Parliament: Childhood survivors of violence likely to earn less as adults
The damaging effects of violence against children extend into adulthood and beyond the victims - to the country’s economy.
More political will is needed to fight violence against children, said Save the Children South Africa. During a briefing in Parliament on Tuesday, the development and rights-based organisation revealed that R238.58-billion of the South African economy in 2015 was lost to violence against children.
Of this figure, physical violence against children cost the country R129- billion in 2015 and sexual violence cost the economy R28.6-billion. However, the figure for sexual violence may not be accurate, said Save the Children CEO Gugu Ndebele, as often children are not able to report sexual violence, especially by people known to them.
Ndebele was reporting findings of the organisation’s study that looked into the social and economic burden of violence against Children called Violence Unwrapped.
Ndebele told the basic education committee that “by the time we finish this meeting, a child will have been abducted or killed,” and urged committee members to use their oversight role to ensure more is done to protect children.
“We need to do whatever it takes for the children,” said Ndebele.
The results of the study relays horrific statistics — children who are victims of abuse will in life earn less than their counterparts who are not abused. Children who are victims of physical abuse are likely to see themselves earning 11.7% a month less than their counterparts who were not abused, the study found.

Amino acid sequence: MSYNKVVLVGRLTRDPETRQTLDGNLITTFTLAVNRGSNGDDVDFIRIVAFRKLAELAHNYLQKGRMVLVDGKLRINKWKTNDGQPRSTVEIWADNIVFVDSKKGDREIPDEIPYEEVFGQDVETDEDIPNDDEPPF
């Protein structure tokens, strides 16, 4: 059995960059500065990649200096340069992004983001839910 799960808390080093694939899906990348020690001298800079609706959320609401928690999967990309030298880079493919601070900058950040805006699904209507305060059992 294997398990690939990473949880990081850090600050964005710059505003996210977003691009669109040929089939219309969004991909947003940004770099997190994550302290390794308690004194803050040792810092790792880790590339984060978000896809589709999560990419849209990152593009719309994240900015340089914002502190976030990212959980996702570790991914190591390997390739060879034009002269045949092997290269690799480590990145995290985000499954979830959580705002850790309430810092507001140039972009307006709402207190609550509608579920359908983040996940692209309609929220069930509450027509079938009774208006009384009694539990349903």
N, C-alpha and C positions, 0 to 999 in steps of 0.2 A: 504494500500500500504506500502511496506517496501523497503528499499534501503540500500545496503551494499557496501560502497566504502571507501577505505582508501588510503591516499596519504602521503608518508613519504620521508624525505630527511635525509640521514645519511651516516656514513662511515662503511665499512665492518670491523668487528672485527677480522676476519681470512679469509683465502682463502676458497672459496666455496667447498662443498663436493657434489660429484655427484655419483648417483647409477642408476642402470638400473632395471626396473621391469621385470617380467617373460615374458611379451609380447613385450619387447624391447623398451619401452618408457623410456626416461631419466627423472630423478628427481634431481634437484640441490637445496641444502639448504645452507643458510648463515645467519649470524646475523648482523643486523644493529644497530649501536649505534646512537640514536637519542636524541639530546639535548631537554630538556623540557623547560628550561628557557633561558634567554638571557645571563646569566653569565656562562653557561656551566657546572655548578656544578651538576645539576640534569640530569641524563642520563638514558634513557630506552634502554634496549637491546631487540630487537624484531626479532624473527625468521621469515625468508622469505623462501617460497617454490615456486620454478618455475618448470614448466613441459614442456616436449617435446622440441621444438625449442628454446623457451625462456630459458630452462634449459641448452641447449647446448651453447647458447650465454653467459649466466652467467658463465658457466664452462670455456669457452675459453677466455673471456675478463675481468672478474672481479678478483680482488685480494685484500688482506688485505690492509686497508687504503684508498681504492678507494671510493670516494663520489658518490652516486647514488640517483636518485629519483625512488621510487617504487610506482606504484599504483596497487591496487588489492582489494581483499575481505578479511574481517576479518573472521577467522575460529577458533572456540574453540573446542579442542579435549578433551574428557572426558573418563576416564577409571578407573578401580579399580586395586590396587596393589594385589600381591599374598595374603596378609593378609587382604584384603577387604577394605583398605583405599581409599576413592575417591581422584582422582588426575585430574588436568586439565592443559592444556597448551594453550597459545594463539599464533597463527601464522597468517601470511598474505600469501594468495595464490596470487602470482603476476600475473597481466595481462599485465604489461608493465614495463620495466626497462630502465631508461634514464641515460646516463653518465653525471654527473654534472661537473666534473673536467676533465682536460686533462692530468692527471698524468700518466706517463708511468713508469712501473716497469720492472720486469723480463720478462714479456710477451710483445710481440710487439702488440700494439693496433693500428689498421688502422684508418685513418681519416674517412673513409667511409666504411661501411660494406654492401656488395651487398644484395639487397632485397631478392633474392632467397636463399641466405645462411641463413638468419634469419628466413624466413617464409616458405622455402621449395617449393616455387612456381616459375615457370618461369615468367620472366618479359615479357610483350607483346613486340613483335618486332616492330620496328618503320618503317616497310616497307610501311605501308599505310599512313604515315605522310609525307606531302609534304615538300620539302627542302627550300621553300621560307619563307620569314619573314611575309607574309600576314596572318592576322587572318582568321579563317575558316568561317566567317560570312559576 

In the report, Save the Children said that estimating the cost of violence against children is important in the following ways:
- It could raise awareness about the severity of violence against children;
- It would assist government officials and policymakers in prioritising funding and develop services; and
- Place the problem in the context of other public health concerns, like anxiety and other mental health illnesses.
The consequences of childhood violence affects the rest of the person’s life, warned Gugu Xaba, programme director for Save the Children. Violence against children can lead to mental and physical health conditions, increased risks of criminal and violent behaviour, lower levels of educational achievements and when the child becomes an adult, violence can impact the person’s ability to generate an income.
Xaba said solving violence against children can reduce self-harm, anxiety and substance abuse but the problem will continue “because we don’t have a will to solve violence”.
Currently, Save the Children only operates in five provinces — Gauteng, Limpopo, Mpumalanga, Free State and KwaZulu-Natal, which was a concern for MPs.
Ndebele said it was because the organisation, which has been about for four years in South Africa, has limited resources and capacity.
Ndebele told Daily Maverick that the organisation received no funding from government, and has to fundraise and get support from organisations such as Unicef.
Speaking to Daily Maverick, Ndebele said that while resources are limited, there are things that can be done immediately to ensure that children get shielded.
“Let’s do what we are employed to do,” said Ndebele, who emphasised that police need to ensure safety, while teachers need to provide quality and more social workers need to be employed in schools and communities. Most importantly, communities need to start looking after their children. DM
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